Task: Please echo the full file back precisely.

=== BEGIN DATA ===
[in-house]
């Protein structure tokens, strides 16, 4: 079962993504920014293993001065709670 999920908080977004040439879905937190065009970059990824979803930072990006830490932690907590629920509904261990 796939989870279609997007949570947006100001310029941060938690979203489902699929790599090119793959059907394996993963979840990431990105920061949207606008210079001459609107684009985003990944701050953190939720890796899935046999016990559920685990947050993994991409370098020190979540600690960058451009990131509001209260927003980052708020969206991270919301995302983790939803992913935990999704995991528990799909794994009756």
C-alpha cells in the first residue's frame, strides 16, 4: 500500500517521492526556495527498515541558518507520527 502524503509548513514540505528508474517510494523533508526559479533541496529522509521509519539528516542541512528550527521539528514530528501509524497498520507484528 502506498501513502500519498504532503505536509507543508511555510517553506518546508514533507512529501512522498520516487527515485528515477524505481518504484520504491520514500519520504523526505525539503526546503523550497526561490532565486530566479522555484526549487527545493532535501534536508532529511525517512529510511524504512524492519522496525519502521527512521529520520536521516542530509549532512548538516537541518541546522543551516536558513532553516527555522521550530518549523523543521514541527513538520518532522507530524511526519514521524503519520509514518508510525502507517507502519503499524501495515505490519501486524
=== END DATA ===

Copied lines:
[in-house]
């Protein structure tokens, strides 16, 4: 079962993504920014293993001065709670 999920908080977004040439879905937190065009970059990824979803930072990006830490932690907590629920509904261990 796939989870279609997007949570947006100001310029941060938690979203489902699929790599090119793959059907394996993963979840990431990105920061949207606008210079001459609107684009985003990944701050953190939720890796899935046999016990559920685990947050993994991409370098020190979540600690960058451009990131509001209260927003980052708020969206991270919301995302983790939803992913935990999704995991528990799909794994009756």
C-alpha cells in the first residue's frame, strides 16, 4: 500500500517521492526556495527498515541558518507520527 502524503509548513514540505528508474517510494523533508526559479533541496529522509521509519539528516542541512528550527521539528514530528501509524497498520507484528 502506498501513502500519498504532503505536509507543508511555510517553506518546508514533507512529501512522498520516487527515485528515477524505481518504484520504491520514500519520504523526505525539503526546503523550497526561490532565486530566479522555484526549487527545493532535501534536508532529511525517512529510511524504512524492519522496525519502521527512521529520520536521516542530509549532512548538516537541518541546522543551516536558513532553516527555522521550530518549523523543521514541527513538520518532522507530524511526519514521524503519520509514518508510525502507517507502519503499524501495515505490519501486524